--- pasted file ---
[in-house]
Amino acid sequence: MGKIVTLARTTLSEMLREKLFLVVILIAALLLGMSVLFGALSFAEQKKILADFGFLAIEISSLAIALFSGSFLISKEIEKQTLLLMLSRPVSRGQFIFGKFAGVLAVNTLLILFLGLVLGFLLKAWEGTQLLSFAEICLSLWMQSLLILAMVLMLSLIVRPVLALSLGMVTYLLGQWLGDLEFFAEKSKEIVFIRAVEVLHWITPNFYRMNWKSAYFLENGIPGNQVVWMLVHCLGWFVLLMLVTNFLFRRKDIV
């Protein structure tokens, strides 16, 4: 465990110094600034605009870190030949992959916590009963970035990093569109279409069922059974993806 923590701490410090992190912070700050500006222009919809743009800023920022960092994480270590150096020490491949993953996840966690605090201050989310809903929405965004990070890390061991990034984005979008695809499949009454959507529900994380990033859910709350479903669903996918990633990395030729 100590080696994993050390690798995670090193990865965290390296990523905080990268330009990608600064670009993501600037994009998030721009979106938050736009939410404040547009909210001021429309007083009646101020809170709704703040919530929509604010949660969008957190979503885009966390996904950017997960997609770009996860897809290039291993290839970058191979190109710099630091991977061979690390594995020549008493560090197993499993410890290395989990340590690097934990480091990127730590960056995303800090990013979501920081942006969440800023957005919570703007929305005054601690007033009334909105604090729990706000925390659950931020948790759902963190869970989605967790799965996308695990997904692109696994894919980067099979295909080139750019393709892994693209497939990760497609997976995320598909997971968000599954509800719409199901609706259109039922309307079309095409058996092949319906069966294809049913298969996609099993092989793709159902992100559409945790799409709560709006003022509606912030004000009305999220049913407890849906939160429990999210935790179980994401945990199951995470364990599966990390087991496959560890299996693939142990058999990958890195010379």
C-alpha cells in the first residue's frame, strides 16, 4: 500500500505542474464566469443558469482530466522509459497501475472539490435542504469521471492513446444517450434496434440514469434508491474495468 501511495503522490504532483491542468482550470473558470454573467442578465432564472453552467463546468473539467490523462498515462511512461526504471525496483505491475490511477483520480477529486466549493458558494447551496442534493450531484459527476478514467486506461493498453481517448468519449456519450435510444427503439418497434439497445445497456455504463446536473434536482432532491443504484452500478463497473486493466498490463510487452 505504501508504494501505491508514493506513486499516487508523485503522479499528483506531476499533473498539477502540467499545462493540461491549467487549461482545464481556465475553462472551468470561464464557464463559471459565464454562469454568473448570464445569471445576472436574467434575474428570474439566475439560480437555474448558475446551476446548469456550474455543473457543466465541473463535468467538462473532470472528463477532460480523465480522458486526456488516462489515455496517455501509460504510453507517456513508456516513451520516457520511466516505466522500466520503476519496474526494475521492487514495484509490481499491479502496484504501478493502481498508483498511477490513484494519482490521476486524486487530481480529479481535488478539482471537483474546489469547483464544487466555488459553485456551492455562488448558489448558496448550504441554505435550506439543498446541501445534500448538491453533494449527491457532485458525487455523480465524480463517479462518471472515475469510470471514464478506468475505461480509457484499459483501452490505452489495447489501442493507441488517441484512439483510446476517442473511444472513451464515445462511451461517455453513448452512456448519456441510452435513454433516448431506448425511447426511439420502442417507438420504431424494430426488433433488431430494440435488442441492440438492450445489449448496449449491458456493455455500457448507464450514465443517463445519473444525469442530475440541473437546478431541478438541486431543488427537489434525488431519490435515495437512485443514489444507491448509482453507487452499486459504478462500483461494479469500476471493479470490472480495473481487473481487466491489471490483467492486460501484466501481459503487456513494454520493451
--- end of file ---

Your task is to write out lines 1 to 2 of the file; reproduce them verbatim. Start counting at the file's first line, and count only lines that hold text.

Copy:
[in-house]
Amino acid sequence: MGKIVTLARTTLSEMLREKLFLVVILIAALLLGMSVLFGALSFAEQKKILADFGFLAIEISSLAIALFSGSFLISKEIEKQTLLLMLSRPVSRGQFIFGKFAGVLAVNTLLILFLGLVLGFLLKAWEGTQLLSFAEICLSLWMQSLLILAMVLMLSLIVRPVLALSLGMVTYLLGQWLGDLEFFAEKSKEIVFIRAVEVLHWITPNFYRMNWKSAYFLENGIPGNQVVWMLVHCLGWFVLLMLVTNFLFRRKDIV